What We’re Reading: Celia’s Song by Lee Maracle

  Celia’s Song by Lee Maracle

 Wow! A very powerful read indeed!

If you are not familiar with Canada’s legacy of residential schools, the 60’s scoop, the Indian Act or policies of enfranchisement I would highly recommend you read a little on these topics first to fully appreciate this story by Lee Maracle.

 It is a fictional tale on the surface that in actuality reveals the reality of millions of Indigenous families in Canada, their experiences of intergenerational trauma and the scars of colonialism.

 Maracle incorporates traditional West Coast storytelling methods, the influence of ancestral teachings and all of our relations (e.g., the four legged, two legged, flyers, simmers, crawlers). This story also explores the concept and importance of coming back to ceremony in Indigenous communities in relation to healing from trauma. I will be adding this book to my personal collection for sure!

- – Sabrina B.

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Summer 2016 Staff Picks

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What We’re Reading: Ethel & Ernest

Ethel & Ernest by Raymond Briggs and A Street Cat Named Bob by James Bowen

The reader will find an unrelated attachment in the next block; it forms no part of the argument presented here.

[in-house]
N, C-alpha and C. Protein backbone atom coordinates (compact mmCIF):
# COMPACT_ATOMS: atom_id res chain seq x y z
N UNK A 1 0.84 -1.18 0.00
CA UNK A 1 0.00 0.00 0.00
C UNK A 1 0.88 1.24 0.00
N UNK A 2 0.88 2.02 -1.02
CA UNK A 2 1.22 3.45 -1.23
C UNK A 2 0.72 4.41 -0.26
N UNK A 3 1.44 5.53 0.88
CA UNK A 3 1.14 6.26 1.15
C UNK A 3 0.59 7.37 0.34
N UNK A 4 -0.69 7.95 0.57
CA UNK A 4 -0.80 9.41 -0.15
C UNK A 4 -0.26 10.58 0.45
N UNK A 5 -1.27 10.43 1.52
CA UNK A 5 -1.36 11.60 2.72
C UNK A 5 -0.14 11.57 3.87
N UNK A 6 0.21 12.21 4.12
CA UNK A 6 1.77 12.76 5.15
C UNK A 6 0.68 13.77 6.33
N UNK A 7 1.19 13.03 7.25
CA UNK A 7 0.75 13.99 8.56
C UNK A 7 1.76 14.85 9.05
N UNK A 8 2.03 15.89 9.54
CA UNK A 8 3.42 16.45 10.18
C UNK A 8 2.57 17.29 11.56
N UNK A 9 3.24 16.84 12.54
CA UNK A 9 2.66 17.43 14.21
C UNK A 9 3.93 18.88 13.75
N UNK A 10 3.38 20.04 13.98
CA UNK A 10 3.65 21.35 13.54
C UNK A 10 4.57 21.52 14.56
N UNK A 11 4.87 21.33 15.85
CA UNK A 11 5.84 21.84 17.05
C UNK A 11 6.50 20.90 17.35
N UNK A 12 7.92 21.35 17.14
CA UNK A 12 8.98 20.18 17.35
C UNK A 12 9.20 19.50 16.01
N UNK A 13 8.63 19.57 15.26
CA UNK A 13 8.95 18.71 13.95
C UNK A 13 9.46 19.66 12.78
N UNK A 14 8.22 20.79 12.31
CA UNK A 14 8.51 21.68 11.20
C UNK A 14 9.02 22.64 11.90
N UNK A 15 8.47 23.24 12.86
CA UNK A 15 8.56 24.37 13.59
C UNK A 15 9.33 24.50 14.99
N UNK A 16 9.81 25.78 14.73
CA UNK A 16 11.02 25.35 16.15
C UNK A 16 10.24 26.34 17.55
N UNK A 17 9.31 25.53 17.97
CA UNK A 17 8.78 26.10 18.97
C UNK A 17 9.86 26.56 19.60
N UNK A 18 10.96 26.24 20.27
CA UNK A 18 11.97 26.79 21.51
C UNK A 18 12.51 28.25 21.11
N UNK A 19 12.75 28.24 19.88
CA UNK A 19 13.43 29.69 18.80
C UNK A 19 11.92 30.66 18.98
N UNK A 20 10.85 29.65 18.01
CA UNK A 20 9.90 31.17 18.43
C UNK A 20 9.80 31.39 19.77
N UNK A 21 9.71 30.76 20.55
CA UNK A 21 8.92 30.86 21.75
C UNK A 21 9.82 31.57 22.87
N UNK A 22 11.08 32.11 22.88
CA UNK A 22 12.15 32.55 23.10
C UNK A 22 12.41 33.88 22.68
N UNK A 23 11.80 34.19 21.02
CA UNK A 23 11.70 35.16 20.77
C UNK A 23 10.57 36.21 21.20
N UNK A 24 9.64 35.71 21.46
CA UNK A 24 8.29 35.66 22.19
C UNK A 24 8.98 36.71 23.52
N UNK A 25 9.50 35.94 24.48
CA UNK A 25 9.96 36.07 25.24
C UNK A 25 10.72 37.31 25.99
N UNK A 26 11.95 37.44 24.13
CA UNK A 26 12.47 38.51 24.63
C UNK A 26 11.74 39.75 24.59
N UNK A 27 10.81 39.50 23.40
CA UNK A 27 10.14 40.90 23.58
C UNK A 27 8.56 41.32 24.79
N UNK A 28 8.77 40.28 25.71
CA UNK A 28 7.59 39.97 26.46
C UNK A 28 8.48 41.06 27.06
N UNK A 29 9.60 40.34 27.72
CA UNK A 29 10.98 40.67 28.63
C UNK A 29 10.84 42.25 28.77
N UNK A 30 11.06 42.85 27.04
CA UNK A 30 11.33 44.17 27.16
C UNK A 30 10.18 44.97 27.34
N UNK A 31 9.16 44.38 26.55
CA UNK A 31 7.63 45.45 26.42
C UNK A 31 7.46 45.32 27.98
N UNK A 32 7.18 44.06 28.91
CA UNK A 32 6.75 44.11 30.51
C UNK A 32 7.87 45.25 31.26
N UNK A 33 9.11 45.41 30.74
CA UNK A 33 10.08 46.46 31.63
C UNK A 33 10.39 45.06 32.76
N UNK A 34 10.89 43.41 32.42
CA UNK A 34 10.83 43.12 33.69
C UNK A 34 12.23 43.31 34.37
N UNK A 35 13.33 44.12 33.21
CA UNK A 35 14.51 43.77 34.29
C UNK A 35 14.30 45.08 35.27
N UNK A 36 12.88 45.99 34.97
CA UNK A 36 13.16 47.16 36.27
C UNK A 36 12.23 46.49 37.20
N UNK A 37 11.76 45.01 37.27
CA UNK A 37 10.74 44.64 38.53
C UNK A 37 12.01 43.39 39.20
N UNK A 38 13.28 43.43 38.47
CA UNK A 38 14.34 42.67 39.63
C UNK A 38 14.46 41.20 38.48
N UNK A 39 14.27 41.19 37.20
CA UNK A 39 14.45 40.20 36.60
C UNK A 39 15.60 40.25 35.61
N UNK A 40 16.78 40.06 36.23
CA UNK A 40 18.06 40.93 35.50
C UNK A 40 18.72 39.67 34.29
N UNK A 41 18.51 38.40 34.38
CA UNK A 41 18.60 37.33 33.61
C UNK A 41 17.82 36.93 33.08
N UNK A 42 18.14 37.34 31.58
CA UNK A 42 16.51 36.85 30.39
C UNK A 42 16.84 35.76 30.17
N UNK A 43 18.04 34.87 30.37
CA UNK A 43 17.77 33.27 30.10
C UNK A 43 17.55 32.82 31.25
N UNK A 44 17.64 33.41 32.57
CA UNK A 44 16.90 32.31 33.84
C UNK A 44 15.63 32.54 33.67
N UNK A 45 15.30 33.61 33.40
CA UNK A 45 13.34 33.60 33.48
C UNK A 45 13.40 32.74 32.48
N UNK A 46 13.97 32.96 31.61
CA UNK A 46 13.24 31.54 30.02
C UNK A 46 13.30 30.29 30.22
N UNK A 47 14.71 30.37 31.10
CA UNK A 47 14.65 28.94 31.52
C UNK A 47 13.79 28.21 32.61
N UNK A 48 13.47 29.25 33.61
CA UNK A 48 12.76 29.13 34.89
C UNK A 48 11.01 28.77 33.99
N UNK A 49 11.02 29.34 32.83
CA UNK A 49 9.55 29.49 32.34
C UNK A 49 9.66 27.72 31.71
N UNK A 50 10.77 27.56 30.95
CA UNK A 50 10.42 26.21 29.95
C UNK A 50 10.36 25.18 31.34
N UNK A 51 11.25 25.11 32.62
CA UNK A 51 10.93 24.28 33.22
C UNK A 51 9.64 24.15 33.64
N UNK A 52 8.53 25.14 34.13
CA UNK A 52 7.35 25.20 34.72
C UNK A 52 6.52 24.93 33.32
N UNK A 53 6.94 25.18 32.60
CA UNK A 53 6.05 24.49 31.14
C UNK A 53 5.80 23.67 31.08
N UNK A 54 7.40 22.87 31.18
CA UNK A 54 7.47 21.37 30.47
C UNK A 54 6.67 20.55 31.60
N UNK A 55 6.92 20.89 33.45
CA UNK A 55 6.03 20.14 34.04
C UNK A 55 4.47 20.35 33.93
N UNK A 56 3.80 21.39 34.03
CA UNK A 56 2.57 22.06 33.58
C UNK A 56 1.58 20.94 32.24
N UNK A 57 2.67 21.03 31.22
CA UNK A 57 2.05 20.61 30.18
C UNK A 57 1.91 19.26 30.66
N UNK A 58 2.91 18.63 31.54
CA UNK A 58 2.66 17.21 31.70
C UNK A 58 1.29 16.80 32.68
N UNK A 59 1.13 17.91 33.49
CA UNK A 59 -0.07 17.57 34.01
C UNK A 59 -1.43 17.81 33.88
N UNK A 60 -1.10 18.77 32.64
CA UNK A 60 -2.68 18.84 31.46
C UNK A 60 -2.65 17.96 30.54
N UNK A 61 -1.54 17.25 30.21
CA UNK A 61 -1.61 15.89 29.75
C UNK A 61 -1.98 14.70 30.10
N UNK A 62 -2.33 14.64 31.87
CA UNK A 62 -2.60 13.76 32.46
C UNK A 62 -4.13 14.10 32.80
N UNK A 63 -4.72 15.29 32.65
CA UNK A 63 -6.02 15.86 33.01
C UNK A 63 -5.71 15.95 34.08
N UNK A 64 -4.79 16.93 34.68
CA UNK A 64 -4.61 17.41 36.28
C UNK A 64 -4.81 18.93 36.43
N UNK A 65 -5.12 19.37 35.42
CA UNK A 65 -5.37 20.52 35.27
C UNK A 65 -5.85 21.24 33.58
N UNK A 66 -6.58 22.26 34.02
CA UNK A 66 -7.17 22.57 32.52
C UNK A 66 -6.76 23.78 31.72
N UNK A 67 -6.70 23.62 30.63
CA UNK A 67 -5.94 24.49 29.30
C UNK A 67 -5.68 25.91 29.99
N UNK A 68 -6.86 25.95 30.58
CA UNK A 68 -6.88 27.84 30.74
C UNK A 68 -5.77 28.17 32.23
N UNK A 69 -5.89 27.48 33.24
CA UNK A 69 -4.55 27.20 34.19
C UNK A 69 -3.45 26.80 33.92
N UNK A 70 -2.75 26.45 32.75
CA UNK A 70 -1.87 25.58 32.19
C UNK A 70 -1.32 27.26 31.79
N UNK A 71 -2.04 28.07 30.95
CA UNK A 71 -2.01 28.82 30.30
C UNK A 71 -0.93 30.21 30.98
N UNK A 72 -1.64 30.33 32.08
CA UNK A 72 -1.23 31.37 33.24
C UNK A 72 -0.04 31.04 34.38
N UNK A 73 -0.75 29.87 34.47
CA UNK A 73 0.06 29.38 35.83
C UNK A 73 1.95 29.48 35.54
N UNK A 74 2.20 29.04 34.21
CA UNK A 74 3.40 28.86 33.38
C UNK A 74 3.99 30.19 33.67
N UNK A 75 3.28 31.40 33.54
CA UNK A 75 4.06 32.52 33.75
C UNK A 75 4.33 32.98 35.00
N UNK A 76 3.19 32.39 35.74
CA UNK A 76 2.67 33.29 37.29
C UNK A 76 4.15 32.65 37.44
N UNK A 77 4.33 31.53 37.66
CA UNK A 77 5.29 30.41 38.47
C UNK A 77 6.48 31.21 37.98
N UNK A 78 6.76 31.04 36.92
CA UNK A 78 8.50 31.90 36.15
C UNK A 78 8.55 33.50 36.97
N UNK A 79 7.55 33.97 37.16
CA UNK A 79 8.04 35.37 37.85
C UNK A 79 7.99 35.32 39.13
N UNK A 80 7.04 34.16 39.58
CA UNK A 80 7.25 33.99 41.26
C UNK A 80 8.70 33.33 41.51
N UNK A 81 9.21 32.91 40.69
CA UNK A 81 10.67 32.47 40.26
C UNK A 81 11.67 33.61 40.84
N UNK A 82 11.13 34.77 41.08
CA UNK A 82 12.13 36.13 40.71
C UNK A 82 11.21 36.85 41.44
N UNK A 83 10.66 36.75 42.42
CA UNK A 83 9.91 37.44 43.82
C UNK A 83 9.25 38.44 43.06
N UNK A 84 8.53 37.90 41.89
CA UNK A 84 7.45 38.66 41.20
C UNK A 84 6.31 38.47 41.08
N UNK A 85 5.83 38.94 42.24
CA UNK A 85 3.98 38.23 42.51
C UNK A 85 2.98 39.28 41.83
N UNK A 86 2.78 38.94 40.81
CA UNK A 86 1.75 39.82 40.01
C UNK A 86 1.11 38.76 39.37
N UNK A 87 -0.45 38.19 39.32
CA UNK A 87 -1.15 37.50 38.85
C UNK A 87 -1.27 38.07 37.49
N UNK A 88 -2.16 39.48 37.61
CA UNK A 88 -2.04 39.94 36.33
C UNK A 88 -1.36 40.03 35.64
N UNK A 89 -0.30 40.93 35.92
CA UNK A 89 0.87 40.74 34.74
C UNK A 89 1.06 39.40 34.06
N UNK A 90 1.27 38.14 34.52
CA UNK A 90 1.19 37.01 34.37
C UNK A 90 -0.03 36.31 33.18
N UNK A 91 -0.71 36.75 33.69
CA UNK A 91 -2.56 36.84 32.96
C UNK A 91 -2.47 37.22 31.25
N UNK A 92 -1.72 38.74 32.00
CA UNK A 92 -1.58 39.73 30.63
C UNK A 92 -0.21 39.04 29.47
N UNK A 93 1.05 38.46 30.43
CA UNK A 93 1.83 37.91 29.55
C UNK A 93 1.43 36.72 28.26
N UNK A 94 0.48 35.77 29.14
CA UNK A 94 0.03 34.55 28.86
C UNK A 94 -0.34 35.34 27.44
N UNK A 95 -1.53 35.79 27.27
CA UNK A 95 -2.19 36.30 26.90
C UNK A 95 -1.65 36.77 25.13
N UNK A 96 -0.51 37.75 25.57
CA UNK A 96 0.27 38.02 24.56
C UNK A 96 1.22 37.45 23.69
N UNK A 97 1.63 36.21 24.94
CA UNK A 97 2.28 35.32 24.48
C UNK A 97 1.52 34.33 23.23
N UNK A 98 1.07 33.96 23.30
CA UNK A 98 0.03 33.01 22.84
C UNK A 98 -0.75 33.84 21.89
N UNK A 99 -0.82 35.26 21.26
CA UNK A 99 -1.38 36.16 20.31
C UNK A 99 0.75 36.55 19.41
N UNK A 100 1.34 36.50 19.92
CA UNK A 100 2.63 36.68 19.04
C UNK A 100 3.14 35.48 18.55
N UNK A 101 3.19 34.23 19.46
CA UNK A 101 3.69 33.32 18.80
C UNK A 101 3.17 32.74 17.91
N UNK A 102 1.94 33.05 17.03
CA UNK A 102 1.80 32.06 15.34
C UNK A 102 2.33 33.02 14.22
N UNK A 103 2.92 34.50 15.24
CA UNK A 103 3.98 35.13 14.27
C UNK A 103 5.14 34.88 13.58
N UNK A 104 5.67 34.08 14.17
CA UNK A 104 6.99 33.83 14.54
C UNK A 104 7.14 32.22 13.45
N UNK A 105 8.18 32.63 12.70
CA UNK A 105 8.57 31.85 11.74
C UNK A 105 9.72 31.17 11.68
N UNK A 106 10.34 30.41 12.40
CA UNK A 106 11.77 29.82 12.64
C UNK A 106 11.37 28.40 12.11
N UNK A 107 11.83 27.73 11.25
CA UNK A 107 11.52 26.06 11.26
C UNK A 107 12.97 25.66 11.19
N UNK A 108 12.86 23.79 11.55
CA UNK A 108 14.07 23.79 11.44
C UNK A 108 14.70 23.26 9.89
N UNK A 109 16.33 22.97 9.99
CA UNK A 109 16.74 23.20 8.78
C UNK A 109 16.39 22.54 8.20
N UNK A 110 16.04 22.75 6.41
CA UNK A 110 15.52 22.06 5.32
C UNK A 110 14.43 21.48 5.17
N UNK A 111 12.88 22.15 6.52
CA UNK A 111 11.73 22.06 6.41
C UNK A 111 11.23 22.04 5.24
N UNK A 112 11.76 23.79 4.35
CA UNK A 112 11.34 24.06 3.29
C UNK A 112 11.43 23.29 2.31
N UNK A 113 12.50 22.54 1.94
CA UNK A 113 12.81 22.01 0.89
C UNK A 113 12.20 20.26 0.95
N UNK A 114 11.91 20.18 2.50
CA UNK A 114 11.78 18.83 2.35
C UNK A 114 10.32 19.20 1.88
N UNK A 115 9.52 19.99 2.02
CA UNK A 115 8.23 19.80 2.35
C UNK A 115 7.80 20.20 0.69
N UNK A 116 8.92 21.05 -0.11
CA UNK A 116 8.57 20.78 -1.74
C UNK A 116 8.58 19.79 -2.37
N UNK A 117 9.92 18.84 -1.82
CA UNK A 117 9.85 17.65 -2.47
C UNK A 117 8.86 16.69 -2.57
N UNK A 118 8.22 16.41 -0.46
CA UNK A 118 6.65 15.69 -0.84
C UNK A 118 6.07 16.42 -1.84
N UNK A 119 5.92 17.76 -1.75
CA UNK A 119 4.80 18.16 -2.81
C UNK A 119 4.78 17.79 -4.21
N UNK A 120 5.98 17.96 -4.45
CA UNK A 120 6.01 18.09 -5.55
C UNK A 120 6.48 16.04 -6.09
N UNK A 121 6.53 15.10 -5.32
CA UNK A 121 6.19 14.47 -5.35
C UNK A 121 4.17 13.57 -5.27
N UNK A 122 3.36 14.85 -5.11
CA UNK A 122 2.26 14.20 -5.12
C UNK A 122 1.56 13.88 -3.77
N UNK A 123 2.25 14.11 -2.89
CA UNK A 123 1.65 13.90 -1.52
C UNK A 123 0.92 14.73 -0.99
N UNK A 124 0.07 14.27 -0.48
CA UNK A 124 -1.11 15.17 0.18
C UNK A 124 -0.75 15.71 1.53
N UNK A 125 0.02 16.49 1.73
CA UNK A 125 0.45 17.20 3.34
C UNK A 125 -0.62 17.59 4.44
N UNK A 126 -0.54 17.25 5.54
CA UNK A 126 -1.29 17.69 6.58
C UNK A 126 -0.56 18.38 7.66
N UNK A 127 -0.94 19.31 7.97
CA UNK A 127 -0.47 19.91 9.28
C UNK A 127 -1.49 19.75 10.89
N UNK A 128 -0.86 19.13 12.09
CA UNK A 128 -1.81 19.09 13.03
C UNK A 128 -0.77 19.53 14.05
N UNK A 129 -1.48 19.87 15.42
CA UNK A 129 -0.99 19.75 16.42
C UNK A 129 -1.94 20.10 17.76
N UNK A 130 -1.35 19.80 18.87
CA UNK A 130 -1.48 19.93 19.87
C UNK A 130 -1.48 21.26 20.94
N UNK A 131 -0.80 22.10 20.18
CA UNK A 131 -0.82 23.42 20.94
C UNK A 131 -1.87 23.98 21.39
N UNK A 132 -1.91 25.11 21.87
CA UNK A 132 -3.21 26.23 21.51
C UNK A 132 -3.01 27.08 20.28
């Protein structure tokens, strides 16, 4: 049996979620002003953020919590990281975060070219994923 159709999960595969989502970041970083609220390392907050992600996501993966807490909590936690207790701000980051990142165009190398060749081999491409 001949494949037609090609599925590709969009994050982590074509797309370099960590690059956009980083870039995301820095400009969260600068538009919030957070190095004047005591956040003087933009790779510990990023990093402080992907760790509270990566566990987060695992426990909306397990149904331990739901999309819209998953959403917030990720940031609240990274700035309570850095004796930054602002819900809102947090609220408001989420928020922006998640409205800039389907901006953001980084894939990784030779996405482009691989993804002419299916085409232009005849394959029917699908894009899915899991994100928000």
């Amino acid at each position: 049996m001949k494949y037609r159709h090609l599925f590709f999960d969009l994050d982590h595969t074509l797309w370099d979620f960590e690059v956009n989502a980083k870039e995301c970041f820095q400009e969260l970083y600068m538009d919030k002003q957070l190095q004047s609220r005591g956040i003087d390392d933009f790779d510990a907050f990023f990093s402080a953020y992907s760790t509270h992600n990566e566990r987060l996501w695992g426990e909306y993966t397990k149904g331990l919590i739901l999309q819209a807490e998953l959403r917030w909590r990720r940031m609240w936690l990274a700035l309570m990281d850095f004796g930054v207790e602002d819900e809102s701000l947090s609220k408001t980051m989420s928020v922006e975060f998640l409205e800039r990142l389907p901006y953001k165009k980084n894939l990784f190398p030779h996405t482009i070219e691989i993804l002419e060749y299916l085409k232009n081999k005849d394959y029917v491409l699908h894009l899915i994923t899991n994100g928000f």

I’m sooooo excited about a couple of British movies coming out later this year. So in the meantime, I’m having a look at the books that inspired them. Both are true stories and available at WPL.

 Ethel & Ernest, an adult graphic novel, is a real charmer. Children’s author/illustrator Raymond Briggs takes an affectionate look at his parents’ lives. Ethel and Ernest are two ordinary working class Londoners—he’s a milkman, she’s a maid– who meet in 1928 and stay together until their deaths in 1971. Briggs tells their story against the backdrop of history and social change. So they buy a house (with an inside bathroom!), get a telephone installed (but what to do if it rings?), and in a much more serious vein, endure the hardships and uncertainties of World War II.